Why a Mike Trout contract extension would be a good sign for Bryce Harper and the Nationals

20140227-142601.jpg

There is strong speculation Mike Trout will soon agree to a contract extension with the Angels.

For Nationals fans who want to see Bryce Harper in a Nationals uniform for as long as possible, isn’t just good news. This is great news.

I’ll explain.

To understand the Mike Trout contract situation and why it matters for Bryce Harper, you have to understand baseball’s bizarre rules about service time, arbitration, and free agency. If you already understand these rules, feel free to skip the next paragraph.

With a few exceptions I won’t get discuss here, baseball players are generally under “team control” for six years after they become a major league baseball player–three “pre arbitration” years and three arbitration years. After the sixth season of “club-control” the player becomes a free agent for the first time. For players who achieve stardom early in their careers, this is usually the best opportunity for a massive payday. Robinson Cano finished his sixth season of club-control with the Yankees last season, and promptly signed a 10-year $240 million contract.

A baseball player’s prime years–for a hitter anyway–are between ages 26 and 32. This is the age range teams most want a player’s services and the ages at which a player can expect to receive his the biggest salaries. Of course, the pre-arbitration and arbitration rules are the same no matter when a player makes his major debut. Therefore, players like Mike Trout and Bryce Harper–who each made their MLB debut at age 19–can expect to hit free agency for the first time at the beginning of their “prime” years. Less fortunate players who take longer to develop in the minors, like the Nationals’ own Ian Desmond, hit free agency at the end of their prime (Desmond will become a free agent for the first time at age 30). As a general rule, the later a player hits free agency, the less total money he will receive over his career.

Alex Rodriguez was one of the youngest superstars to ever hit free agency. As a consequence, he’s earned more money than any player in baseball history, over $350 million to date.

The downside to hitting free agency so early, though, is a player would be likely to only see one big free agent contract. If he hits free agency at age 26 and signs a ten-year contract (the longest MLB contract ever given), he won’t be a free agent again until age 36, well past his prime. At age 36, a player cannot reasonably expect anything longer than a 2 or 3 year deal, at a rate well below what he would have been paid in his prime (look at Carlos Beltran’s 3-year contract with the Yankees this offseason).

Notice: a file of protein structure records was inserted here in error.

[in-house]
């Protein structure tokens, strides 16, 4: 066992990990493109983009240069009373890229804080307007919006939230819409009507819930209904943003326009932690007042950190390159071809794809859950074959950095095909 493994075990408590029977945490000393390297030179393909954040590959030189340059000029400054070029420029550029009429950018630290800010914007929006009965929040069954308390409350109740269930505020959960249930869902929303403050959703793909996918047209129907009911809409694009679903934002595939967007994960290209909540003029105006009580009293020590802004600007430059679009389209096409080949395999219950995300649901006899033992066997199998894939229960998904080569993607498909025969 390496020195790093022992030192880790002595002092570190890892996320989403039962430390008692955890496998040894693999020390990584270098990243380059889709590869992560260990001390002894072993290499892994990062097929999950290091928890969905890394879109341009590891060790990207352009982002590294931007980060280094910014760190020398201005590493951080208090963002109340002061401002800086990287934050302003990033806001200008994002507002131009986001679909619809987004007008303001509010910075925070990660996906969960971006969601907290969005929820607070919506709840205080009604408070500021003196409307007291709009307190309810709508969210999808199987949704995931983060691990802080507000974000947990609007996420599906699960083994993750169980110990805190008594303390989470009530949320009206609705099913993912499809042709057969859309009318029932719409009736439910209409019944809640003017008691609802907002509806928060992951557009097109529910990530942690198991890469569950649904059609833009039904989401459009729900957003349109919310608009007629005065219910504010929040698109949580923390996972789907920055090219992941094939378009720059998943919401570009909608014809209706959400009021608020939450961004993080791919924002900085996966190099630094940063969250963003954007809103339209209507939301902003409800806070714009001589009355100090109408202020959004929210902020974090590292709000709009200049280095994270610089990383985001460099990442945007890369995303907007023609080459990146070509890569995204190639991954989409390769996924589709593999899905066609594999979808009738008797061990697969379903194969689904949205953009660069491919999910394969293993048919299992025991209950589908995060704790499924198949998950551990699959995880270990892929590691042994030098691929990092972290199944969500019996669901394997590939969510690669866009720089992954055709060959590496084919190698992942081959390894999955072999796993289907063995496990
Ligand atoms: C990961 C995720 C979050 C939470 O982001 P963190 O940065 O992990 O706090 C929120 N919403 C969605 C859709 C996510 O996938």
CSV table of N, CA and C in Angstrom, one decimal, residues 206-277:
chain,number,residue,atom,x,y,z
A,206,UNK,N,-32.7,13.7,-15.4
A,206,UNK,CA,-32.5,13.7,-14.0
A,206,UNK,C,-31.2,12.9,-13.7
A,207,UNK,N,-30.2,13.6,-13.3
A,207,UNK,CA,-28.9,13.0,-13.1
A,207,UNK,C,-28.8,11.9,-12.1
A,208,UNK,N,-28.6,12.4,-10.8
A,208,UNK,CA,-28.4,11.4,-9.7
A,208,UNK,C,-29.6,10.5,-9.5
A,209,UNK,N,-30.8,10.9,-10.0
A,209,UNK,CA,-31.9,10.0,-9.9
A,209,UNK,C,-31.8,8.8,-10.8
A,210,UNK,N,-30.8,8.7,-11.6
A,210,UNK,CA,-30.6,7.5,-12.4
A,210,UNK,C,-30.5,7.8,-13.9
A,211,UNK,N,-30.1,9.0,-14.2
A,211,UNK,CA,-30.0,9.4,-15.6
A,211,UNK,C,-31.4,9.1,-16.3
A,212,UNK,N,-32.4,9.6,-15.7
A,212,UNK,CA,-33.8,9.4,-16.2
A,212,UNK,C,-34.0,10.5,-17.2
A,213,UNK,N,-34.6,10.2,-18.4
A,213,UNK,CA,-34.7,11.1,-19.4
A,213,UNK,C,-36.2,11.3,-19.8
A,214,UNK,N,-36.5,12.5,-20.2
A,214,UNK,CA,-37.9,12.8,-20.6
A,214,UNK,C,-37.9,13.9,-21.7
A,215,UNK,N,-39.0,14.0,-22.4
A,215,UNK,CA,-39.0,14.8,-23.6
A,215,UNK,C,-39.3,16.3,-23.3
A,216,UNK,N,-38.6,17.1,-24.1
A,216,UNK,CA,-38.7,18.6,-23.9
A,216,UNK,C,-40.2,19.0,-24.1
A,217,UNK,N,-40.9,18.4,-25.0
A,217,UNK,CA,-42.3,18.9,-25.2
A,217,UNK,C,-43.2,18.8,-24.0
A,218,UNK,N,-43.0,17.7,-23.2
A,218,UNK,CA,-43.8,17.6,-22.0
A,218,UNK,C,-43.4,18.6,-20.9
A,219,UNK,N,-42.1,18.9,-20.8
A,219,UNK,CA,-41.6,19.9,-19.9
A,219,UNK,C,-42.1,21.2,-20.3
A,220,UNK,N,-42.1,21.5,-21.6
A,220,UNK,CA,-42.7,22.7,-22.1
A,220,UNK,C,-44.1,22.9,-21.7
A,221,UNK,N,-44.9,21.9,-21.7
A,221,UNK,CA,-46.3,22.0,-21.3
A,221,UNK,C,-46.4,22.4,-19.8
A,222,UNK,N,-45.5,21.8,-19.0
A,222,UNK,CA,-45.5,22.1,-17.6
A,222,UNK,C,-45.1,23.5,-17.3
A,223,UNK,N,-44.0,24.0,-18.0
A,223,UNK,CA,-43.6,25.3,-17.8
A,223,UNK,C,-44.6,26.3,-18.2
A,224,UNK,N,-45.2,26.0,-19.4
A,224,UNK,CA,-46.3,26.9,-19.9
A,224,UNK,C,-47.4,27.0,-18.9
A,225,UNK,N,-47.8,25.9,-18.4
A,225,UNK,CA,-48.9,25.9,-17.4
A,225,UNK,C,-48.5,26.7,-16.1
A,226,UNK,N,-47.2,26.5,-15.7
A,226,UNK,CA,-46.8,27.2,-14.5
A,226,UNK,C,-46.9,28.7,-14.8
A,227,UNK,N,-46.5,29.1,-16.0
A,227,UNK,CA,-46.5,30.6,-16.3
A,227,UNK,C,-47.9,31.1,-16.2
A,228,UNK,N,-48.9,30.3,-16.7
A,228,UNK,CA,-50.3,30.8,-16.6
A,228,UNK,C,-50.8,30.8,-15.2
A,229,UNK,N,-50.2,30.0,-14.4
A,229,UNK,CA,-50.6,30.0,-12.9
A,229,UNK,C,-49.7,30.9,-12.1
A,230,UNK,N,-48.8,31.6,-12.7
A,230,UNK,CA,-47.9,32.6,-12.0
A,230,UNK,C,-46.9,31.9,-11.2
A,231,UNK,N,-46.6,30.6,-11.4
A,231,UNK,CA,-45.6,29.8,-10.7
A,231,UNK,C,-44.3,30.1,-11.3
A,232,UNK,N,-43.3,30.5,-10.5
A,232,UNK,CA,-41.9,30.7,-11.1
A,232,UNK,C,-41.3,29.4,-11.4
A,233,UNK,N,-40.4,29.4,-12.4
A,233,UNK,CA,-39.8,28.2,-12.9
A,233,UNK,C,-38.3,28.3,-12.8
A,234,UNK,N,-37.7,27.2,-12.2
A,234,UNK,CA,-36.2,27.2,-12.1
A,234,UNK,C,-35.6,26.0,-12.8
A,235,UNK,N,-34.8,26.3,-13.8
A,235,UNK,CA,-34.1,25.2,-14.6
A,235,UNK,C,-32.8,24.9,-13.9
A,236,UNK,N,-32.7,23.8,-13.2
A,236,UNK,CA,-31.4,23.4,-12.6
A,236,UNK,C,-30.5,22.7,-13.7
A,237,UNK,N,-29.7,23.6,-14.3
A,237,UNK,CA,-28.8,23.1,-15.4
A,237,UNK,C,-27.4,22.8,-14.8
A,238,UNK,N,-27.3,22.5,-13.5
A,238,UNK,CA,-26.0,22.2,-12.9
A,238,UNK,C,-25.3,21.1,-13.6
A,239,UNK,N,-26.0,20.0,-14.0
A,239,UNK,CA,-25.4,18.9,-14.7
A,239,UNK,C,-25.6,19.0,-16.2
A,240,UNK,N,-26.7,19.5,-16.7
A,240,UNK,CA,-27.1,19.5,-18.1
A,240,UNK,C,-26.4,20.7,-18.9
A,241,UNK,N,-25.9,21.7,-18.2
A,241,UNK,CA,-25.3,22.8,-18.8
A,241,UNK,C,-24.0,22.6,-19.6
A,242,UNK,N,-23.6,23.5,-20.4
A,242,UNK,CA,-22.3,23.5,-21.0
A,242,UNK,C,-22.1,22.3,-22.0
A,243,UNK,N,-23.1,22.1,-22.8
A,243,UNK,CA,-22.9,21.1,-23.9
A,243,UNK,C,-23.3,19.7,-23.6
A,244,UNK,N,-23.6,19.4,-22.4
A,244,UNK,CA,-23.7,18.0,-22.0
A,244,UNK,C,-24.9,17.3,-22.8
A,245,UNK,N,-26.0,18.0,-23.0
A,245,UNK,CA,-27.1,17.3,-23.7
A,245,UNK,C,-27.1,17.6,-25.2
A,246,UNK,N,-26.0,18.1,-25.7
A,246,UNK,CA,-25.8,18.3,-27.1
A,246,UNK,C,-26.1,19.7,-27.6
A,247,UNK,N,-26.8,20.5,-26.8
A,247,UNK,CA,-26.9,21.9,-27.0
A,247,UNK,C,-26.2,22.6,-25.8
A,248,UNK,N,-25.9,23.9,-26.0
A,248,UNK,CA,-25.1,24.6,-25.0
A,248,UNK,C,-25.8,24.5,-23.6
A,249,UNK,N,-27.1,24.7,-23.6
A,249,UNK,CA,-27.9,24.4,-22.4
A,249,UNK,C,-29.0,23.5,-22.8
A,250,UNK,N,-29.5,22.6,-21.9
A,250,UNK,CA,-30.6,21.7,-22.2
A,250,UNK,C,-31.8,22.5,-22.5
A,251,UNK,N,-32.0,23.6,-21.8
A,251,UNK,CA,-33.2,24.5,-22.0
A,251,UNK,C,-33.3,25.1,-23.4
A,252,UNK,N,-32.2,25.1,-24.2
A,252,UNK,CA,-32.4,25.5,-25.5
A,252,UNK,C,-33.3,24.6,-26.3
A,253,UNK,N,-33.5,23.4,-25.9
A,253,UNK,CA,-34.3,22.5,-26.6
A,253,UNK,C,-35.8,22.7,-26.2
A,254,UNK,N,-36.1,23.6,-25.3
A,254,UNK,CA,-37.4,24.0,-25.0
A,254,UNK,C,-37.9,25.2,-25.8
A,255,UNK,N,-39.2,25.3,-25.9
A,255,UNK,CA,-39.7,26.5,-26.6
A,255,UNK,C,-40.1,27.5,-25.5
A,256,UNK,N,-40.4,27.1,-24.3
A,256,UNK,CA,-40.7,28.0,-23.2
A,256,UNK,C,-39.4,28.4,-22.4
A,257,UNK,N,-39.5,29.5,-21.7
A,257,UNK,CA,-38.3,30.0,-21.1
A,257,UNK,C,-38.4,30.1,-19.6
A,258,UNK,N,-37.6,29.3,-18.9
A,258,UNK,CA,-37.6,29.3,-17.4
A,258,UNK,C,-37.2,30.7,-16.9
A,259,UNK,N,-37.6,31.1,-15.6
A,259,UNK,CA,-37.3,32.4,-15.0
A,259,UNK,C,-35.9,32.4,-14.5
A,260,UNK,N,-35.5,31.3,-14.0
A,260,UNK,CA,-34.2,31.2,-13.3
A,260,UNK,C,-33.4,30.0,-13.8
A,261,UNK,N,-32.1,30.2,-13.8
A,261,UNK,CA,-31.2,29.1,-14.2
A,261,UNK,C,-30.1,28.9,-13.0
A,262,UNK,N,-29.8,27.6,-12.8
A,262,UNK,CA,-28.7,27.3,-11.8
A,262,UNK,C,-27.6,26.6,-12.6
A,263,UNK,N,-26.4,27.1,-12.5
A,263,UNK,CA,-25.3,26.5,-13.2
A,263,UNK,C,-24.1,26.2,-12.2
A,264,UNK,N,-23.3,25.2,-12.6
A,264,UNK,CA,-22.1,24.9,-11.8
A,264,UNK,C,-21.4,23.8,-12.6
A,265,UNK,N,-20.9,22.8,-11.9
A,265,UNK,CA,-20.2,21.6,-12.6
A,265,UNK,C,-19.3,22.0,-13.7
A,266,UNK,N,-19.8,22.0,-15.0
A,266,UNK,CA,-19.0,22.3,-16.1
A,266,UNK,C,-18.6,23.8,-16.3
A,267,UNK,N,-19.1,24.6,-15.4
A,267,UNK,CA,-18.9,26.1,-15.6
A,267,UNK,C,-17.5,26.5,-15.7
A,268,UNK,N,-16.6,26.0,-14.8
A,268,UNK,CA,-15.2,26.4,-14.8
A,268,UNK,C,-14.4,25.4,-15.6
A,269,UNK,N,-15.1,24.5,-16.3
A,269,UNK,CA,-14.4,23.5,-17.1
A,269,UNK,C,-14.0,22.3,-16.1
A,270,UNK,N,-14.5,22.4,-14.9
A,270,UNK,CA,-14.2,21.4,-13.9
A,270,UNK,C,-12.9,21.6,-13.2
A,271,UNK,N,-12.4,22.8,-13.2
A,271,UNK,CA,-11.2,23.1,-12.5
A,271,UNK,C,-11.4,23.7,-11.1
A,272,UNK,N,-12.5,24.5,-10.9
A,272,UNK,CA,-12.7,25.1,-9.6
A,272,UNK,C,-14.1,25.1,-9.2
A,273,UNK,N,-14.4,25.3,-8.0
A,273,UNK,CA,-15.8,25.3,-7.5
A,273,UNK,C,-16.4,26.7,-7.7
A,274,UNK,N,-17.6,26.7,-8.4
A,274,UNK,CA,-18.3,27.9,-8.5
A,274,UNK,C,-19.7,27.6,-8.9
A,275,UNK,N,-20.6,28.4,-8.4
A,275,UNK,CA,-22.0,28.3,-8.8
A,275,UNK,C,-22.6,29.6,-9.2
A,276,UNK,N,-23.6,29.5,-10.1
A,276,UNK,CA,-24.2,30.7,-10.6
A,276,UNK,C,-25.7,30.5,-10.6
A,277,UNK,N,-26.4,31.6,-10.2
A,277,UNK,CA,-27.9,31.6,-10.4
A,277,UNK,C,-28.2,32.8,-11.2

Therefore, even in his best case scenario, a young superstar hitting free agency at age 26 will earn 10 years’ worth of “prime” money (his first free agent contract) and then 2-3 years of “post-prime” money (his second contract at age 36).

But let’s look at players who hit free agency later in their careers. Robinson Cano hit free agency at 31 and then signed a 10-year contract (all years at “prime” money). Albert Pujols also hit free agency at 31 and also signed a 10 year deal, also with “prime” money. Alex Rodriguez opted out of his contract at age 32 and he, too, signed a 10-year contract at “prime” money. The record demonstrates that teams will pay a player through the age of 40 at prime money if the contract begins while a player is still in his prime.

What does this mean for Harper and Trout? They are better off hitting free agency at age 29 or 30 than they are age 26. Mike Trout is wisely discussing a contract to buy out his first few years of free agency (at prime money), putting him in line to get a 10-year mega deal at age 29 or 30, which is the best time to sign a 10-year mega-deal.

If Bryce Harper follows Mike Trout’s lead and signs a Trout-like extension next year, is this good for Nationals fans? Absolutely.

Bryce Harper is not going to spend his entire career in Washington. The game has changed. Cardinals fans were convinced Albert Pujols would never leave St. Louis. Same with Robinson Cano and the Yankees. When Harper finally hits free agency, some team will be dumb enough to pay him like a superstar until he’s well past his prime. The farther that day is in the future, the better for the Nats.

So here’s betting Harper decides to stick around DC for a few more years before hitting free agency. If that thought doesn’t make you feel better, let me ask you this: would you rather have the first half or last half of a superstar’s career? The story of Albert Pujols and Cardinals should answer that question.

Advertisements

Why the Jose Lobaton Nathan Karns trade happened

20140214-151736.jpg
The Nationals swapped a MLB-ready prospect for catcher Jose Lobaton and a pair of 22 year-old High A players

Even before the details of the Jose Lobaton-Nathan Karns trade were made public, I declared that the trade “made sense”.  My reasoning was simple: the Nats needed a backup catcher and there was no room for Nathan Karns on the 2014 roster.  At the time, I assumed the Rays would be sending the Nats a lesser prospect or two to bridge the value gap between a MLB-ready starting pitching prospect and a backup catcher.

Now that we know the names of the two prospects sent to the Nationals by the Rays–LHP Felipe Rivero and OF Drew Vettleson–this trade makes even more sense.

Here’s why:

1) Tampa needs Nathan Karns more than the Nationals do. Karns made his major league debut last season, meaning his MLB service clock has already started to run.  This wouldn’t ordinarily be a problem, except the Nationals have nowhere to put him (unless the Nats want to go with a 8-man rotation). With all of the Nationals current starting pitchers under contract again next season, Karns’s most valuable seasons would have been wasted.

Tampa, by contrast, will likely need Karns in the rotation this season (especially since Jeremy Hellickson is having health issues again). The Rays are known for producing quality players from their farm system, but their talent pipeline has temporarily dried up. Their system was recently ranked 23 out of 30 teams by ESPN. Moreover, among their top prospects, only Jake Odorizzi is ready for MLB action–most of their young pitchers are years away.  Because of their low payroll, the Rays can’t sign a Dan Haren or Edwin Jackson like the Nats did in 2013 and 2012, respectively. If there’s a hole in their rotation, the Rays have to plug someone in from the minor leagues. If no one is available, they have to trade for one. Enter Karns.